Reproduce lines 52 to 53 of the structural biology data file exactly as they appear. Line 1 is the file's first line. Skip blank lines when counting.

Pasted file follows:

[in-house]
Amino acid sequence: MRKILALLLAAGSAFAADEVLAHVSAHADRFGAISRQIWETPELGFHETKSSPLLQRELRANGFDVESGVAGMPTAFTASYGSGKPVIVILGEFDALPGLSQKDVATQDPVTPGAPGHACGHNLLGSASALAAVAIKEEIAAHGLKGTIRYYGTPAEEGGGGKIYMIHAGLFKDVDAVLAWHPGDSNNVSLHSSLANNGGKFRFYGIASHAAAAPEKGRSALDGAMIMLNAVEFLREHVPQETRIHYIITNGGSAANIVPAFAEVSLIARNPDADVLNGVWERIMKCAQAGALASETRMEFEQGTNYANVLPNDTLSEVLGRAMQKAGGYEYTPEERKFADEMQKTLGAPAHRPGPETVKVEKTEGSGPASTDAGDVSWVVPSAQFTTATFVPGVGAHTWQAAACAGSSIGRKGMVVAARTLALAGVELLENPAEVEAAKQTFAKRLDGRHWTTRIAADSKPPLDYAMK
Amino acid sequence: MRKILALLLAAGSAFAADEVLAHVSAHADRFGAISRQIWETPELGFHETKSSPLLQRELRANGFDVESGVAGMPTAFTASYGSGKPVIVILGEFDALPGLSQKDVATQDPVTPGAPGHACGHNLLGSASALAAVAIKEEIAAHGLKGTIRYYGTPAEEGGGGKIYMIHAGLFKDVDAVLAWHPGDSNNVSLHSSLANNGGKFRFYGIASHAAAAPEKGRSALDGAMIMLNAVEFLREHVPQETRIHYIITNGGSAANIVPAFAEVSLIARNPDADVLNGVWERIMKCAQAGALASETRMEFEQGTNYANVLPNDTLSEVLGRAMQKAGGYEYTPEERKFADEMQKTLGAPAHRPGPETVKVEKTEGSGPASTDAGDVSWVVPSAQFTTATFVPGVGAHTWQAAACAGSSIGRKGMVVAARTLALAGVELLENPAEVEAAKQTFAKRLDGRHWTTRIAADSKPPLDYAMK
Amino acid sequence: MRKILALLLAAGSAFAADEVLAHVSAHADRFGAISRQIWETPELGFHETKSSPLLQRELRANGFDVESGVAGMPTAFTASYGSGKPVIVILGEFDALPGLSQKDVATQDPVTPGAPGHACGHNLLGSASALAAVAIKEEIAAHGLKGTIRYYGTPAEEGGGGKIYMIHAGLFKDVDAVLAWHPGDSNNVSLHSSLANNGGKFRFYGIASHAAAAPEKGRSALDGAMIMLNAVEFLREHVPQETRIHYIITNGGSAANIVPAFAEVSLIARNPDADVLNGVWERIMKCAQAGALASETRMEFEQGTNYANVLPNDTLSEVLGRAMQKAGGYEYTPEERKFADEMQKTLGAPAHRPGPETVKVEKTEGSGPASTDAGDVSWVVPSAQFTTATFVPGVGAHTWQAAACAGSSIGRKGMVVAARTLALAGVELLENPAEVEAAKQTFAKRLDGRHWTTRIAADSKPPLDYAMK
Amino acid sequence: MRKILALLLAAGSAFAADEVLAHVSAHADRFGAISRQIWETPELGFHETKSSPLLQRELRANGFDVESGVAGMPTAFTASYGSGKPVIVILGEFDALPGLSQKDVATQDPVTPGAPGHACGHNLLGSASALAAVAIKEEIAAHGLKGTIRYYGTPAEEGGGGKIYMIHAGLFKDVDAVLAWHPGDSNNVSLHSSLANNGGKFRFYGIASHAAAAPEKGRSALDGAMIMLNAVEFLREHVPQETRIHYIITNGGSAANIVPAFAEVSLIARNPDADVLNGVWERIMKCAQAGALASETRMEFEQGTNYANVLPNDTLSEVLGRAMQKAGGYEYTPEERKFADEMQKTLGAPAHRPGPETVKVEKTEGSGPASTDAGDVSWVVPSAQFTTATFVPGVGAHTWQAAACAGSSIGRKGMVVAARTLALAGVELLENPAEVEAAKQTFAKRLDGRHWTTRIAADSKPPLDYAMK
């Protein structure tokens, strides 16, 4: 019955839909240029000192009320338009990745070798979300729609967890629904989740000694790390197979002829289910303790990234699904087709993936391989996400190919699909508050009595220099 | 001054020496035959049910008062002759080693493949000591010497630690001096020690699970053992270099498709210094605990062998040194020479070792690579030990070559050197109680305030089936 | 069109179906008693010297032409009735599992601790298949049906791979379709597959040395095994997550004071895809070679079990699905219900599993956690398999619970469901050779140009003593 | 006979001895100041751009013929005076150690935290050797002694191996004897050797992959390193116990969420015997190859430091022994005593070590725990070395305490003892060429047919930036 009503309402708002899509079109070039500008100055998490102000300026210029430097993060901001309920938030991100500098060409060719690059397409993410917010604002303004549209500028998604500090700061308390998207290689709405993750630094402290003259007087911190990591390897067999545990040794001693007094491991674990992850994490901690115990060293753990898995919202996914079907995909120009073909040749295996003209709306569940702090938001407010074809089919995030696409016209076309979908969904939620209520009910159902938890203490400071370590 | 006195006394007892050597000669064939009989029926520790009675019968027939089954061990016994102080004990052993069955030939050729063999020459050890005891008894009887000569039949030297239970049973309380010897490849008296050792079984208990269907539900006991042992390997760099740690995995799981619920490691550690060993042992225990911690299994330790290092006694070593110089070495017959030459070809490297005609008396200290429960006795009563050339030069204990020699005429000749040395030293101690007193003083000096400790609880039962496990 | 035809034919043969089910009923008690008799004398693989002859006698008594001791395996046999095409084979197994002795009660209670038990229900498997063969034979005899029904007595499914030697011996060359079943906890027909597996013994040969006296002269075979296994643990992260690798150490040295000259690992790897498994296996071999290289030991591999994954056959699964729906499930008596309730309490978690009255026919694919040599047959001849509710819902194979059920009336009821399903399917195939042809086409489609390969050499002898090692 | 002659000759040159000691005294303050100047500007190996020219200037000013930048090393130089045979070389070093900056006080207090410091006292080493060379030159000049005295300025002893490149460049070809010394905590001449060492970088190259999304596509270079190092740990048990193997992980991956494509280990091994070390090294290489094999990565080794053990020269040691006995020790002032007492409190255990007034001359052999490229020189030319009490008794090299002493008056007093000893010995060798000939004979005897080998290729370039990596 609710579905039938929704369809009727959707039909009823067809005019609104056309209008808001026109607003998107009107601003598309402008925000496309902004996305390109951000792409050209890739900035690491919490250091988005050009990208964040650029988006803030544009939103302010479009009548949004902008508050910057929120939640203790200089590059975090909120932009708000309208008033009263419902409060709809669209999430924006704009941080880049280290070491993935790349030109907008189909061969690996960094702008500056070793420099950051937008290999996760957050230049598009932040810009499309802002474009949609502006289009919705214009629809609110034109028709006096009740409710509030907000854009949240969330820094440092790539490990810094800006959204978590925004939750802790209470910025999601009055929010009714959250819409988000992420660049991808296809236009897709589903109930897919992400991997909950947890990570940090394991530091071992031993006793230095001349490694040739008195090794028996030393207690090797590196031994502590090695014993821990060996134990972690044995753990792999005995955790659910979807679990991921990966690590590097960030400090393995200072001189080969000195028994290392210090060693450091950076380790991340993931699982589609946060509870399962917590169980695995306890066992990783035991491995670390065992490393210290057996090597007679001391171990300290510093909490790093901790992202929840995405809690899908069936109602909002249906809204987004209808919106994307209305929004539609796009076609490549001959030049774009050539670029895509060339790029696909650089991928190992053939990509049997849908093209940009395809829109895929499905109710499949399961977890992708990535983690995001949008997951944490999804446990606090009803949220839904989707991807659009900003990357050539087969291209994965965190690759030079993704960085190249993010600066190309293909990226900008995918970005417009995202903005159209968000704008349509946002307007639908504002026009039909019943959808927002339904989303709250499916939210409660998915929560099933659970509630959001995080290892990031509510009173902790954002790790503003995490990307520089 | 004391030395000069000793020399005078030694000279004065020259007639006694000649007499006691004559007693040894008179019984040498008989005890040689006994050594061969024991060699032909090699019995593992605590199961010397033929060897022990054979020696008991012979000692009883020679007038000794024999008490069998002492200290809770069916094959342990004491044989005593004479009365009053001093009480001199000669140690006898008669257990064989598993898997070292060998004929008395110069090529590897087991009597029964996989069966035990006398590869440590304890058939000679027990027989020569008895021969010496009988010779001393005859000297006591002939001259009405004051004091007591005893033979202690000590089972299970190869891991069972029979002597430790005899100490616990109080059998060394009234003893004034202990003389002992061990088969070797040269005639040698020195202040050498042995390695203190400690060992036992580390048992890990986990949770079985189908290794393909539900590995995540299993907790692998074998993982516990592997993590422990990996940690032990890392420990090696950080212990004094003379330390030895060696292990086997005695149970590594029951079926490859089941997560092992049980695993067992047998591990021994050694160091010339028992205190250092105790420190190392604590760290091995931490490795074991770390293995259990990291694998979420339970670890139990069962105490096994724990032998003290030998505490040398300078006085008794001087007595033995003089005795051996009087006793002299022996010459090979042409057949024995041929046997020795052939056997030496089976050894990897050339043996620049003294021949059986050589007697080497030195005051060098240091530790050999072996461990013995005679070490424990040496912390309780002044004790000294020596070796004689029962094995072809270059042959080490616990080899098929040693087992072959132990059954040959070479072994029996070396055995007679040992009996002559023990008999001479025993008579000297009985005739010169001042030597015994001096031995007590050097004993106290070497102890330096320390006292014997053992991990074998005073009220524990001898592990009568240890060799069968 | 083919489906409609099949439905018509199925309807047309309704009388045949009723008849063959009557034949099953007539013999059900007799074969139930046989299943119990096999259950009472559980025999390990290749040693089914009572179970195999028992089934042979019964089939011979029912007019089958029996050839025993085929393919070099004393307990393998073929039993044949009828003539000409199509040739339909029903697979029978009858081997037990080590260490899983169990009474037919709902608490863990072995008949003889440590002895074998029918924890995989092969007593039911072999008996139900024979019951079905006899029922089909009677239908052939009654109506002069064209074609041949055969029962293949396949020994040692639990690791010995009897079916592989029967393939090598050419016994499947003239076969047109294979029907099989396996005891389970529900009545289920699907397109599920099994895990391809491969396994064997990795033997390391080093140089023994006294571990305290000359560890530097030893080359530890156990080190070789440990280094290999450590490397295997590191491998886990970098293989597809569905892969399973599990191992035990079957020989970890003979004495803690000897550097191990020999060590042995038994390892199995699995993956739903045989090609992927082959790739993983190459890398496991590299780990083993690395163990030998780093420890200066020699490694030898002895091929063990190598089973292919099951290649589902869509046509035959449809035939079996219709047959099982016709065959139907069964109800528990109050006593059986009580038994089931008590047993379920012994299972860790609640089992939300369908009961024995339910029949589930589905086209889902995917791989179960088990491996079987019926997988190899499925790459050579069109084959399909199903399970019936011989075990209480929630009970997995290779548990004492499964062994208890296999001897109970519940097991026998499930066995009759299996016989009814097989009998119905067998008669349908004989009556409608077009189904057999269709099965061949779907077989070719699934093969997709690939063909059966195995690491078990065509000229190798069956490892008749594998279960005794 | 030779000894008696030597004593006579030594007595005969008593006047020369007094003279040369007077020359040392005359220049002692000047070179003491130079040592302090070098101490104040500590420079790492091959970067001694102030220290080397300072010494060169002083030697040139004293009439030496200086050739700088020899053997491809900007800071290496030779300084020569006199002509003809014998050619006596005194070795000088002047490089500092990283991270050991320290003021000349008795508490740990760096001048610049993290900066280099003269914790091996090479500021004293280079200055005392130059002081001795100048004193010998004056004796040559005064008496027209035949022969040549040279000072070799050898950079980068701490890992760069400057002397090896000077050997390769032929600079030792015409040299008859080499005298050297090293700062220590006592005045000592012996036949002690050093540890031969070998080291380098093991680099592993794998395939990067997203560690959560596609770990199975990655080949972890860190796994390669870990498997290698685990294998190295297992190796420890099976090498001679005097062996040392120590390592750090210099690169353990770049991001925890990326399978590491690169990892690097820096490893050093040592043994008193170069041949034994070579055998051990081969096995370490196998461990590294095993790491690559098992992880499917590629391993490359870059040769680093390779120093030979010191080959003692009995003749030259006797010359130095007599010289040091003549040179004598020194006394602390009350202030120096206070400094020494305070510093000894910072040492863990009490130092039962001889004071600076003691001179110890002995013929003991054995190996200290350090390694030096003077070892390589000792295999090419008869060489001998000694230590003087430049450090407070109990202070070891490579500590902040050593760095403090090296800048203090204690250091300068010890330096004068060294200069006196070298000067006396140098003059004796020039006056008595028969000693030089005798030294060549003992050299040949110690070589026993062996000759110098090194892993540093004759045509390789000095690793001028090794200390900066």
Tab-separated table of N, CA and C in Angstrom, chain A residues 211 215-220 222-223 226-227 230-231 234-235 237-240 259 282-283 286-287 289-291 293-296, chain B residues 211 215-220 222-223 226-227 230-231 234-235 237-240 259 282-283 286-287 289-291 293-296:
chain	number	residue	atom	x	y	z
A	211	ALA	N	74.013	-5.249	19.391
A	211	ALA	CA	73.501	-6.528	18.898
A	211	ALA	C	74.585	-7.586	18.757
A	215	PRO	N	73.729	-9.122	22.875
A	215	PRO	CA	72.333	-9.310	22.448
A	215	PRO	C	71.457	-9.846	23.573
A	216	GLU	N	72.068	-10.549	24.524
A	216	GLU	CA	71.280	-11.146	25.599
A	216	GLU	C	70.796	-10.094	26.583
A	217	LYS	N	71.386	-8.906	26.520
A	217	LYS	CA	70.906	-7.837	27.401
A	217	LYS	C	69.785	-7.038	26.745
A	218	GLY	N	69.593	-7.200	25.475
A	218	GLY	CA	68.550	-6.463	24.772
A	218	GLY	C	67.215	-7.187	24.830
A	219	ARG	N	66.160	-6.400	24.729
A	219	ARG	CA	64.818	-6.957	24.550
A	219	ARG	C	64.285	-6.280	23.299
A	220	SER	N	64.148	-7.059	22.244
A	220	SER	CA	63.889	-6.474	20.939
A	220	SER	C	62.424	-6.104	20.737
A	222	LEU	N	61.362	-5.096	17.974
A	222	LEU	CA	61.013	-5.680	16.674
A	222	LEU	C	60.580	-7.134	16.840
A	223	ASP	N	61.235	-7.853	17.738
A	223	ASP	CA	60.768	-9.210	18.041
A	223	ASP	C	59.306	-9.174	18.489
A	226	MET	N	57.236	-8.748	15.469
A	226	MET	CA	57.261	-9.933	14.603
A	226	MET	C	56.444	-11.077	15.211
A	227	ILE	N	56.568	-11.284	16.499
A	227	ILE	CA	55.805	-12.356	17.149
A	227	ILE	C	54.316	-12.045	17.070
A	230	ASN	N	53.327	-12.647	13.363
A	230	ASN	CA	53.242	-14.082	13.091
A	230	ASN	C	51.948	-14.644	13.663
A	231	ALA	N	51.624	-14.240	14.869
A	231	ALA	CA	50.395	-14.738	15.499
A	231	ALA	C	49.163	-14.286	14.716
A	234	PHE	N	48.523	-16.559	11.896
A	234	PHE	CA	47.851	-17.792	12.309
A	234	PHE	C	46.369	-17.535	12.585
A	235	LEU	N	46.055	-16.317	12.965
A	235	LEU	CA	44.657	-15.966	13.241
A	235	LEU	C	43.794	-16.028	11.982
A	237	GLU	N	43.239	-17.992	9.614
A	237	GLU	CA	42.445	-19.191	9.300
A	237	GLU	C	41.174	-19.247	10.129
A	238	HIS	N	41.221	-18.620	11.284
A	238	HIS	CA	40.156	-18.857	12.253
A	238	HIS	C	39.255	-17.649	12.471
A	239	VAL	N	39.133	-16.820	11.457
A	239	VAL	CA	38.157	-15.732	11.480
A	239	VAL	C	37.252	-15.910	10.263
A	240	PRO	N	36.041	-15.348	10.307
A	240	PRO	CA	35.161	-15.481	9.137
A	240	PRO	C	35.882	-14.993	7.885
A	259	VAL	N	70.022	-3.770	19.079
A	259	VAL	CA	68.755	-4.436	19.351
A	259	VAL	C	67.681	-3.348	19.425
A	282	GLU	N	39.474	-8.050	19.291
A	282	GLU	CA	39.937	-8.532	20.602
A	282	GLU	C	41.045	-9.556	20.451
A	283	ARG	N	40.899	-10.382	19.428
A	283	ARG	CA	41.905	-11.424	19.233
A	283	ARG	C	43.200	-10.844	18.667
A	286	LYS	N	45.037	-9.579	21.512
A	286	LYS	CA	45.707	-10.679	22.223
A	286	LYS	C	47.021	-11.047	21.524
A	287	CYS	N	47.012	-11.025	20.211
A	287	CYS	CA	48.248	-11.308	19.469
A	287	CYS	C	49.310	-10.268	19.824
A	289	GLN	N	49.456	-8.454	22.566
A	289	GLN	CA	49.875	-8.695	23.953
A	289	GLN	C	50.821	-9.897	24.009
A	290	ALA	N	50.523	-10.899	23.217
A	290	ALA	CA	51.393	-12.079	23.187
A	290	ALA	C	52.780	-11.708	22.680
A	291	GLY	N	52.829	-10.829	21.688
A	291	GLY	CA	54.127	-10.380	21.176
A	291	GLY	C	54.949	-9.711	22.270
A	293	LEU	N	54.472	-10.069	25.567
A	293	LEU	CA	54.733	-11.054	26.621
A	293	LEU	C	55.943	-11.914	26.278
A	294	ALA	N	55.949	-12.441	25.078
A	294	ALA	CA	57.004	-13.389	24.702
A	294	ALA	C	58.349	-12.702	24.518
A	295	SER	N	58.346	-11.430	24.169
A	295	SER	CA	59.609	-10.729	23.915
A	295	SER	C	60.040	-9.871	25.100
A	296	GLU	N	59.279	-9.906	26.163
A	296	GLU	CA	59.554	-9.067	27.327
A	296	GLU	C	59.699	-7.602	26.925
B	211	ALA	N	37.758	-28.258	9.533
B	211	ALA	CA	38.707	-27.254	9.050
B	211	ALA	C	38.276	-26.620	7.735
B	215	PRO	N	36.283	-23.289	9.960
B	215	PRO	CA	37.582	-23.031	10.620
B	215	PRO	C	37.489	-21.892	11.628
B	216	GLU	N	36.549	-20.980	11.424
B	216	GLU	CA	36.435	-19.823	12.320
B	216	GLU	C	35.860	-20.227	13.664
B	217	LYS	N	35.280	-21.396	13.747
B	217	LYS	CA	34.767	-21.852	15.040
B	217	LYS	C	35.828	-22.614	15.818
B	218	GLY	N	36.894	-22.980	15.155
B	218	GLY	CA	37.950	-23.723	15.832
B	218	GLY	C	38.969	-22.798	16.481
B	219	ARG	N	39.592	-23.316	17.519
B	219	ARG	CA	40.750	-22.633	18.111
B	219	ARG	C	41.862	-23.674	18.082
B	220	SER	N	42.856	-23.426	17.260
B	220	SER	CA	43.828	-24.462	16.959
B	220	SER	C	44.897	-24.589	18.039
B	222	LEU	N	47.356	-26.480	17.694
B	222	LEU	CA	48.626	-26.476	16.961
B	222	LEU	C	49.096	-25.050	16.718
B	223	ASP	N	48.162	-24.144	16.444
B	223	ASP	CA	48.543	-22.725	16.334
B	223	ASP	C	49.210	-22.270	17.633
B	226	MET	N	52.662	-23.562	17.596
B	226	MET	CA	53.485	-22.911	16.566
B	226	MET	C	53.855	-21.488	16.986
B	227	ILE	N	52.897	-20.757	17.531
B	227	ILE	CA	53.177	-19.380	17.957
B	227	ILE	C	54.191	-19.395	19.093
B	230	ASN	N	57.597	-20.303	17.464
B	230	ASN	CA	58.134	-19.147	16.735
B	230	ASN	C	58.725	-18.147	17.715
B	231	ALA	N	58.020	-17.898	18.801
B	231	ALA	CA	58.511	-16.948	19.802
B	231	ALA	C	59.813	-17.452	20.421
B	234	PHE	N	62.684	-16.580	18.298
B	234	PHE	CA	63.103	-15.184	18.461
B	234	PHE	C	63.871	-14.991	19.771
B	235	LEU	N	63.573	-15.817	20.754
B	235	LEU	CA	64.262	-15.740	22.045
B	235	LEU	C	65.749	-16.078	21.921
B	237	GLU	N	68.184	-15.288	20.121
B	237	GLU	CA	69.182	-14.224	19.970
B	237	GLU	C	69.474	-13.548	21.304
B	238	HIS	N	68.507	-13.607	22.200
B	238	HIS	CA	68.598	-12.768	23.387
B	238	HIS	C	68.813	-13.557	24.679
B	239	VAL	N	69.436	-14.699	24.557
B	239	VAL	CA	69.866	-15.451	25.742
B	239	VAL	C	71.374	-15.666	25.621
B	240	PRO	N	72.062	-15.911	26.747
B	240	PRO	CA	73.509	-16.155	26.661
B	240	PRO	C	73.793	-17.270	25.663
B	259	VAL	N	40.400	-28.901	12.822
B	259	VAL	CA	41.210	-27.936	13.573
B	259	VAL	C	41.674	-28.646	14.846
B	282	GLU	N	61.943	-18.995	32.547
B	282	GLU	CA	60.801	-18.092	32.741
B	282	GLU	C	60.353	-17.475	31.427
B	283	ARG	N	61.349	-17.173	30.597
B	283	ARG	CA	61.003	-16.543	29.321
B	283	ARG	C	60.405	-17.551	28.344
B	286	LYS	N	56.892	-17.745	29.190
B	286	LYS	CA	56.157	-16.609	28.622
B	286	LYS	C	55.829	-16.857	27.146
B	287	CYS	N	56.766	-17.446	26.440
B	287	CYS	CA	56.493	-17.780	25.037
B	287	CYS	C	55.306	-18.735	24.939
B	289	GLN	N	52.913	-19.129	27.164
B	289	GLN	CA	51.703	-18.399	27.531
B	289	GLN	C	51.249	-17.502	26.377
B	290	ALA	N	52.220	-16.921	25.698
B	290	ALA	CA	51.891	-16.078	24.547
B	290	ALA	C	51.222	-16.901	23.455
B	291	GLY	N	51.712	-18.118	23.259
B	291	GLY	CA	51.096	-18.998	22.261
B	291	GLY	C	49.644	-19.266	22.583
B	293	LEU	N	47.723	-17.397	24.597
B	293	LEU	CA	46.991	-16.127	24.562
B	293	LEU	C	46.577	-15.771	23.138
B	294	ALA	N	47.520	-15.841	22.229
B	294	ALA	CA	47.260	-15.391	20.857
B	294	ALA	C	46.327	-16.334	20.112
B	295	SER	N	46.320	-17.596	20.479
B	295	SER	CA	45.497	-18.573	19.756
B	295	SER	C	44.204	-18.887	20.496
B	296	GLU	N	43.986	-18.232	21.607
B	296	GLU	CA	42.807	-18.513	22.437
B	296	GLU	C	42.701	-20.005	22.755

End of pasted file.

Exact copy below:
A	235	LEU	CA	44.657	-15.966	13.241
A	235	LEU	C	43.794	-16.028	11.982